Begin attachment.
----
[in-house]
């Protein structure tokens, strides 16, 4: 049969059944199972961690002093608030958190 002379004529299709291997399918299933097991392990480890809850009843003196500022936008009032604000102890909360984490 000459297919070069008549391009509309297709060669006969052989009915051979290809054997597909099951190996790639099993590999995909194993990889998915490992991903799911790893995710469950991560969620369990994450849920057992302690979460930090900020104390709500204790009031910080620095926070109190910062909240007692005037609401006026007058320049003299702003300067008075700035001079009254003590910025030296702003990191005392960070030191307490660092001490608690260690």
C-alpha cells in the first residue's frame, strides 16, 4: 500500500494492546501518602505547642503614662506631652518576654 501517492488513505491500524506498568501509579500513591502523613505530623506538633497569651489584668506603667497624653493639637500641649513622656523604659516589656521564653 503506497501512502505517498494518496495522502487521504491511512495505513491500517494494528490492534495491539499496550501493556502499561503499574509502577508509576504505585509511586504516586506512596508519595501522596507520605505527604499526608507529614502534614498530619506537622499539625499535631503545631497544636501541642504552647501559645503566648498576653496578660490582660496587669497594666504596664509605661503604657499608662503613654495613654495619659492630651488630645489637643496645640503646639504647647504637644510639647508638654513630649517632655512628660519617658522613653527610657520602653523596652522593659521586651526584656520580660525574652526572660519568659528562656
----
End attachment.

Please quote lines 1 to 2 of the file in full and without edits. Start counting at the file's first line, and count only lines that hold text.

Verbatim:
[in-house]
């Protein structure tokens, strides 16, 4: 049969059944199972961690002093608030958190 002379004529299709291997399918299933097991392990480890809850009843003196500022936008009032604000102890909360984490 000459297919070069008549391009509309297709060669006969052989009915051979290809054997597909099951190996790639099993590999995909194993990889998915490992991903799911790893995710469950991560969620369990994450849920057992302690979460930090900020104390709500204790009031910080620095926070109190910062909240007692005037609401006026007058320049003299702003300067008075700035001079009254003590910025030296702003990191005392960070030191307490660092001490608690260690």